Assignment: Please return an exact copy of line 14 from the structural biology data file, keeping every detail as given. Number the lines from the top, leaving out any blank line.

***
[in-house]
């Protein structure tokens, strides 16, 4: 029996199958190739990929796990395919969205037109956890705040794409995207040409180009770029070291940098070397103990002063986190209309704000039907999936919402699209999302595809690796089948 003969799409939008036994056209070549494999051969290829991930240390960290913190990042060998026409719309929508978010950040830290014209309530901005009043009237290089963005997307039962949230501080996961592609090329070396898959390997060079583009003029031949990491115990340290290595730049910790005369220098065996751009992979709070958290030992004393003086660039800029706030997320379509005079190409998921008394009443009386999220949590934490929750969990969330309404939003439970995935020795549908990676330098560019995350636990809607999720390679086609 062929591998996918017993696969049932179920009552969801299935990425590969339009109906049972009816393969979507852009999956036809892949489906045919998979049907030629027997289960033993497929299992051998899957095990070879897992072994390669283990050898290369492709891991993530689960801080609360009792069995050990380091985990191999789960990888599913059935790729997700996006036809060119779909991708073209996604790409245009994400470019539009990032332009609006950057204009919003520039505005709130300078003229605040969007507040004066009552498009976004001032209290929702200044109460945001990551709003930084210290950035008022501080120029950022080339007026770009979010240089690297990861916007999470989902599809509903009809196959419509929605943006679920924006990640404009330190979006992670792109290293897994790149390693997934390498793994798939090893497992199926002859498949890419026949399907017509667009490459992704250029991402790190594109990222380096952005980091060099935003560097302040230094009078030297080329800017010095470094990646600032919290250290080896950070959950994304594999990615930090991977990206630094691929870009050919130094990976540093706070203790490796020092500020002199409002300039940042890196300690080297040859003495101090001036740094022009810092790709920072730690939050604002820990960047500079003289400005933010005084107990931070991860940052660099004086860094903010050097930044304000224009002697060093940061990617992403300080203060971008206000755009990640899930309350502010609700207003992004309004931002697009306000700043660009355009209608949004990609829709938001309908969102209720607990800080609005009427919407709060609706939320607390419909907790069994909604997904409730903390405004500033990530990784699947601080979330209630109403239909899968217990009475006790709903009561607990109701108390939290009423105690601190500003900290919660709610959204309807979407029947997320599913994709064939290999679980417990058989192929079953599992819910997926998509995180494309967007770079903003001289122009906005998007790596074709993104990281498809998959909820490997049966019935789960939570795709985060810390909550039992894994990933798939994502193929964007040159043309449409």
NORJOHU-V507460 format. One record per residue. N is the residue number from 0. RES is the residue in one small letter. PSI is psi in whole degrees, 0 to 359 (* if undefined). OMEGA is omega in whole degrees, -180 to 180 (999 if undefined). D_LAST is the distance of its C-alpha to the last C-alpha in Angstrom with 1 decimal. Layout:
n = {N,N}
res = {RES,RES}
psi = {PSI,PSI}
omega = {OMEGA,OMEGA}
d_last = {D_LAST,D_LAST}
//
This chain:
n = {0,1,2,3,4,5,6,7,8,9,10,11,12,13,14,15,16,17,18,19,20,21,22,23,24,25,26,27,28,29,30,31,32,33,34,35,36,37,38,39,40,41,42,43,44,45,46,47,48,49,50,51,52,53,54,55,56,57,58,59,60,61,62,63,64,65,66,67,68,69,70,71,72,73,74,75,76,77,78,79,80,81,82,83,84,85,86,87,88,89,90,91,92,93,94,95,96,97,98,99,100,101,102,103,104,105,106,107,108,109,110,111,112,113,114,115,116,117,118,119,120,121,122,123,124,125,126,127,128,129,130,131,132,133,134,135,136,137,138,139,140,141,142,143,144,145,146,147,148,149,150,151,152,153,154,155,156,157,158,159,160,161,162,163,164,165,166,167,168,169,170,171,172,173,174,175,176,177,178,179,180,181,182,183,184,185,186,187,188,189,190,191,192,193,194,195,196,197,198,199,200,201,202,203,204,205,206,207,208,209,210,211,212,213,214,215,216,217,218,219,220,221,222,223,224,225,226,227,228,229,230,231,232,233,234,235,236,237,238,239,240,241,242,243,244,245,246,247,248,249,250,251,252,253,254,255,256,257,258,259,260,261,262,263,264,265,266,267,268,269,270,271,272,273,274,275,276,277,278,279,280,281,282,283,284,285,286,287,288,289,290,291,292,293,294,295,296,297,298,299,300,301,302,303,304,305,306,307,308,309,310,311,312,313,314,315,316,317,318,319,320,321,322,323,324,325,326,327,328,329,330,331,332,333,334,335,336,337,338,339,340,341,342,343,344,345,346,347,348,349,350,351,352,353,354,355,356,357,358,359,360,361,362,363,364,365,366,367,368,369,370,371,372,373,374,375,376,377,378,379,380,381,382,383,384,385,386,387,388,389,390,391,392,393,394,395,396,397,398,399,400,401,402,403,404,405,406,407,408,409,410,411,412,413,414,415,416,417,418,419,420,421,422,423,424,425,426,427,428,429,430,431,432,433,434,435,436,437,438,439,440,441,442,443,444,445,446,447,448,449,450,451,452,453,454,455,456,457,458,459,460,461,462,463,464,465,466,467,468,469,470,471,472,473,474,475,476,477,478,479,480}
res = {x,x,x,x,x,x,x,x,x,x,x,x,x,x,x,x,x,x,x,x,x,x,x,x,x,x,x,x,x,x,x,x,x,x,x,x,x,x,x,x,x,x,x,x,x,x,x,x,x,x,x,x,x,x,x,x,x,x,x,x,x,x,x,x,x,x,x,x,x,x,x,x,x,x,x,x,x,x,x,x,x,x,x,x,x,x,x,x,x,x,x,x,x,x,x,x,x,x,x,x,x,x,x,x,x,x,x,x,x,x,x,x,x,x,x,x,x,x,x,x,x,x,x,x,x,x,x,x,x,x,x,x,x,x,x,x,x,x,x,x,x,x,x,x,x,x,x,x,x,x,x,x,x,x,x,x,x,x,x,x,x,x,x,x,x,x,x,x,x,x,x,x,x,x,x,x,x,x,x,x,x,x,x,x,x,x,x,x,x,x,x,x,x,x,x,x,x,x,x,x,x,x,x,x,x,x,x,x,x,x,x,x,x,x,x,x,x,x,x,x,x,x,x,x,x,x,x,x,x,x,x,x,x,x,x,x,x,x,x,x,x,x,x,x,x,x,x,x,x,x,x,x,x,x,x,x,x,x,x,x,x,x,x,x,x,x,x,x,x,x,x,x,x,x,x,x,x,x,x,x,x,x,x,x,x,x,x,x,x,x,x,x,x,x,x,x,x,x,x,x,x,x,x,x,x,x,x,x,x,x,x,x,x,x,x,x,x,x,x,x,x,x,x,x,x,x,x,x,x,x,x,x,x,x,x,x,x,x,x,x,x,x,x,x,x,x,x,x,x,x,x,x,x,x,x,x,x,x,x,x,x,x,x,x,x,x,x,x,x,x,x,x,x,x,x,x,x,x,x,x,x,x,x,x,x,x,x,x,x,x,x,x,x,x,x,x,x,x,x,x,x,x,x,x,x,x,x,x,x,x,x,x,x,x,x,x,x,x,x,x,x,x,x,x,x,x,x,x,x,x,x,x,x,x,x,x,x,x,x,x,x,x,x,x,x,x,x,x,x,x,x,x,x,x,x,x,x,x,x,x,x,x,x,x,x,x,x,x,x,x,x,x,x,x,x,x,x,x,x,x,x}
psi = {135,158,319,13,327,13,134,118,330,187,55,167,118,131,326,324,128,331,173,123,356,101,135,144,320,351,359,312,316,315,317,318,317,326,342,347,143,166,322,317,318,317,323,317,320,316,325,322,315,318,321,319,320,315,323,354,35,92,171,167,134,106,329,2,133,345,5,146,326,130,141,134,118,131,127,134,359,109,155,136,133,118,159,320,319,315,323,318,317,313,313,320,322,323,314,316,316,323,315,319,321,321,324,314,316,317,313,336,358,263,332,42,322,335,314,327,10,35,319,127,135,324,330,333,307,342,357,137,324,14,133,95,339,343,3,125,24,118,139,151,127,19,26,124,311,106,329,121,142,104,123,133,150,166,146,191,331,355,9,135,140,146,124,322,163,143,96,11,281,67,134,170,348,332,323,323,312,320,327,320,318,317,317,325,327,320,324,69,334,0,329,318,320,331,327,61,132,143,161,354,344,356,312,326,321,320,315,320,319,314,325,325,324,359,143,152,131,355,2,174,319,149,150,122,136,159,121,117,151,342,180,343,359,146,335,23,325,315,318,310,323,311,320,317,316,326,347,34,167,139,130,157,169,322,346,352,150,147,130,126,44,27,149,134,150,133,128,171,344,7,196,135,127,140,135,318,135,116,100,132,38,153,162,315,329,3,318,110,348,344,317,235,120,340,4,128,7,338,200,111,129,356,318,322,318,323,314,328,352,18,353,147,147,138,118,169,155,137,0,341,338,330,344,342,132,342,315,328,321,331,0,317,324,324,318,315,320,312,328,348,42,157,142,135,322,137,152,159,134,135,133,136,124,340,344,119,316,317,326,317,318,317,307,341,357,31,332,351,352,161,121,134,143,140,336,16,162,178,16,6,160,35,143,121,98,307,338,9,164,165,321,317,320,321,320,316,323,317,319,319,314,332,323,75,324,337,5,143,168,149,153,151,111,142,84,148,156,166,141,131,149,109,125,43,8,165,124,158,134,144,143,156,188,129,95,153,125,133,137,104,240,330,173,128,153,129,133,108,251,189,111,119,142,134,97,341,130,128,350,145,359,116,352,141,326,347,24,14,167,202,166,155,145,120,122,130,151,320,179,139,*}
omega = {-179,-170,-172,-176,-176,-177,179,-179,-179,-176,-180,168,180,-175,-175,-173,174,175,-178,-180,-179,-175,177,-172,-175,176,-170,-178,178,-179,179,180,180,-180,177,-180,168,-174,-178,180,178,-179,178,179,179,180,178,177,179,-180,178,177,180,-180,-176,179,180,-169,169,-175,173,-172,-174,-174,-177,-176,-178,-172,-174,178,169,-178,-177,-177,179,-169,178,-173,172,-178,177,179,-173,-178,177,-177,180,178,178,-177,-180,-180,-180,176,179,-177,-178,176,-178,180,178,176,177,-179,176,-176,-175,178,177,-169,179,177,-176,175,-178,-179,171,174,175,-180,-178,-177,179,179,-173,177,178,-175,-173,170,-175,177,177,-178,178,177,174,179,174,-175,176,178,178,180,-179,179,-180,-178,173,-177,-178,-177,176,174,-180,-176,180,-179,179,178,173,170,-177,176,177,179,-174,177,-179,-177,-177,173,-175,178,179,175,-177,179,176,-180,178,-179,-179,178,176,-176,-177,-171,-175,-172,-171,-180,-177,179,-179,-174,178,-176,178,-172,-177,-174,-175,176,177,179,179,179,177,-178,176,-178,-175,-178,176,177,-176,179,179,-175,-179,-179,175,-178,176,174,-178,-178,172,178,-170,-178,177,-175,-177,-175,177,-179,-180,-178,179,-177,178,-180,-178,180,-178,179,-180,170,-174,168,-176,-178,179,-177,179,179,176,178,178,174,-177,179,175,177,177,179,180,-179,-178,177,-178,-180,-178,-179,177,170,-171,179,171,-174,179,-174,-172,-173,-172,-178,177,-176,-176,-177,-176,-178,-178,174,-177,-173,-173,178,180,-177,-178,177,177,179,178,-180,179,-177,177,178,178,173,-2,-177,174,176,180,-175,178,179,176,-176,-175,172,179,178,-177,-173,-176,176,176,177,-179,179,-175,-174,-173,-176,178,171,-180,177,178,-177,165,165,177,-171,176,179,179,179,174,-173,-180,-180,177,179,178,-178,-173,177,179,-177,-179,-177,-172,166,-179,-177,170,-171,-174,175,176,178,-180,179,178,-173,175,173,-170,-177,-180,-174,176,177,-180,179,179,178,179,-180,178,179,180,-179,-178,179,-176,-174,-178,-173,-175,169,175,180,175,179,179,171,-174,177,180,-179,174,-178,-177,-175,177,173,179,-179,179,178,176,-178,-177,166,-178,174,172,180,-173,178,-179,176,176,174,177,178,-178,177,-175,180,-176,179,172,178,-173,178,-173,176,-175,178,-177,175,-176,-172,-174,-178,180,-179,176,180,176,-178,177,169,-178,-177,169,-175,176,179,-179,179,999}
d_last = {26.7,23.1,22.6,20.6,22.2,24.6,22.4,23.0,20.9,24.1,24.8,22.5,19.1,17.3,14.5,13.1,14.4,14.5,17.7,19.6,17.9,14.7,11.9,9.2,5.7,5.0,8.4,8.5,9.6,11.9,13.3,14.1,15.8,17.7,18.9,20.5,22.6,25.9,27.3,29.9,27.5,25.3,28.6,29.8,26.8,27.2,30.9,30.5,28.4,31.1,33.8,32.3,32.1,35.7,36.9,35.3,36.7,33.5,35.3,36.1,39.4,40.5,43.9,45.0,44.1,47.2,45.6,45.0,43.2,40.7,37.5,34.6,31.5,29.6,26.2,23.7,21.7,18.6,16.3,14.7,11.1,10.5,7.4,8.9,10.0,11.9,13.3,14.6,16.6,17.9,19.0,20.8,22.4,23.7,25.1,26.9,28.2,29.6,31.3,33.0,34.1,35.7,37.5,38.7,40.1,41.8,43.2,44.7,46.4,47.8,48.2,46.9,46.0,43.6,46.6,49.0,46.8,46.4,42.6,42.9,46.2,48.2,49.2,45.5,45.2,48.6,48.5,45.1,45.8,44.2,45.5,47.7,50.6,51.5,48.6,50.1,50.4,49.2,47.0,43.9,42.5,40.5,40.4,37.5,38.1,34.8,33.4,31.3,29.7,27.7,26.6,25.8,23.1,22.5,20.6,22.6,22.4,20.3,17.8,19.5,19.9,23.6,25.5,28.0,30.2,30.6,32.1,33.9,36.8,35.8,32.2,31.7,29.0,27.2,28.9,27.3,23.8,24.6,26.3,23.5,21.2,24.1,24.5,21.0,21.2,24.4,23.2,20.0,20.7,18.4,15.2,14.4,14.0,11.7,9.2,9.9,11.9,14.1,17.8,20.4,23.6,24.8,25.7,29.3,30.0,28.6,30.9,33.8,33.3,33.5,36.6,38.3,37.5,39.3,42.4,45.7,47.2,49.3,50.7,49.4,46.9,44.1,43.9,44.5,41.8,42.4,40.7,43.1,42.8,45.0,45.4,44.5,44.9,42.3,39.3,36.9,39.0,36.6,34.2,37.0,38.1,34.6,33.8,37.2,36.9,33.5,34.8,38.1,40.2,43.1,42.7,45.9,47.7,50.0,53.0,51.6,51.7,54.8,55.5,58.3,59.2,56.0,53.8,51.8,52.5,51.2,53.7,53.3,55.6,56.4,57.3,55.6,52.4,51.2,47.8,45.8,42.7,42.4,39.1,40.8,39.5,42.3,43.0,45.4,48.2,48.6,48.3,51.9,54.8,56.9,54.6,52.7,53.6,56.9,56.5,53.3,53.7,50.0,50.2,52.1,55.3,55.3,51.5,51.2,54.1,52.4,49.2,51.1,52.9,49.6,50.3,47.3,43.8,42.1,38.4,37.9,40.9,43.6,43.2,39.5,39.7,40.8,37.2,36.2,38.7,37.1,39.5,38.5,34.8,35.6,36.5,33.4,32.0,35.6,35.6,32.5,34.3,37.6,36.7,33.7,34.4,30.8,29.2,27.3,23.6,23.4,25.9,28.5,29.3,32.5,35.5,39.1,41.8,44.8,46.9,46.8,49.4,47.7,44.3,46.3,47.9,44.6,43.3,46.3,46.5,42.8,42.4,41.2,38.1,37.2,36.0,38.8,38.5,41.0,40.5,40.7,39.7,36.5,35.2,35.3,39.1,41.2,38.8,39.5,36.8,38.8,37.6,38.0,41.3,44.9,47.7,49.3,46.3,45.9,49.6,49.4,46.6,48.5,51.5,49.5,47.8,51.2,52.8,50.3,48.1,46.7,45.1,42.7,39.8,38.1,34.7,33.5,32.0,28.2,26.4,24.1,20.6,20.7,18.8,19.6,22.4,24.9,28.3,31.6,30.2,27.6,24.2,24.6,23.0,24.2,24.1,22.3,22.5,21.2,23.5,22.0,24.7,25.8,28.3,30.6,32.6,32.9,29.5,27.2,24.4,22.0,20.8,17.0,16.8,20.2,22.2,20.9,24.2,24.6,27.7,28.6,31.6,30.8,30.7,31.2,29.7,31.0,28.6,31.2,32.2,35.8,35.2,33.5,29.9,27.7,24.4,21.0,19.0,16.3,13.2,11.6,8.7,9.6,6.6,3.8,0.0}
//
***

omega = {-179,-170,-172,-176,-176,-177,179,-179,-179,-176,-180,168,180,-175,-175,-173,174,175,-178,-180,-179,-175,177,-172,-175,176,-170,-178,178,-179,179,180,180,-180,177,-180,168,-174,-178,180,178,-179,178,179,179,180,178,177,179,-180,178,177,180,-180,-176,179,180,-169,169,-175,173,-172,-174,-174,-177,-176,-178,-172,-174,178,169,-178,-177,-177,179,-169,178,-173,172,-178,177,179,-173,-178,177,-177,180,178,178,-177,-180,-180,-180,176,179,-177,-178,176,-178,180,178,176,177,-179,176,-176,-175,178,177,-169,179,177,-176,175,-178,-179,171,174,175,-180,-178,-177,179,179,-173,177,178,-175,-173,170,-175,177,177,-178,178,177,174,179,174,-175,176,178,178,180,-179,179,-180,-178,173,-177,-178,-177,176,174,-180,-176,180,-179,179,178,173,170,-177,176,177,179,-174,177,-179,-177,-177,173,-175,178,179,175,-177,179,176,-180,178,-179,-179,178,176,-176,-177,-171,-175,-172,-171,-180,-177,179,-179,-174,178,-176,178,-172,-177,-174,-175,176,177,179,179,179,177,-178,176,-178,-175,-178,176,177,-176,179,179,-175,-179,-179,175,-178,176,174,-178,-178,172,178,-170,-178,177,-175,-177,-175,177,-179,-180,-178,179,-177,178,-180,-178,180,-178,179,-180,170,-174,168,-176,-178,179,-177,179,179,176,178,178,174,-177,179,175,177,177,179,180,-179,-178,177,-178,-180,-178,-179,177,170,-171,179,171,-174,179,-174,-172,-173,-172,-178,177,-176,-176,-177,-176,-178,-178,174,-177,-173,-173,178,180,-177,-178,177,177,179,178,-180,179,-177,177,178,178,173,-2,-177,174,176,180,-175,178,179,176,-176,-175,172,179,178,-177,-173,-176,176,176,177,-179,179,-175,-174,-173,-176,178,171,-180,177,178,-177,165,165,177,-171,176,179,179,179,174,-173,-180,-180,177,179,178,-178,-173,177,179,-177,-179,-177,-172,166,-179,-177,170,-171,-174,175,176,178,-180,179,178,-173,175,173,-170,-177,-180,-174,176,177,-180,179,179,178,179,-180,178,179,180,-179,-178,179,-176,-174,-178,-173,-175,169,175,180,175,179,179,171,-174,177,180,-179,174,-178,-177,-175,177,173,179,-179,179,178,176,-178,-177,166,-178,174,172,180,-173,178,-179,176,176,174,177,178,-178,177,-175,180,-176,179,172,178,-173,178,-173,176,-175,178,-177,175,-176,-172,-174,-178,180,-179,176,180,176,-178,177,169,-178,-177,169,-175,176,179,-179,179,999}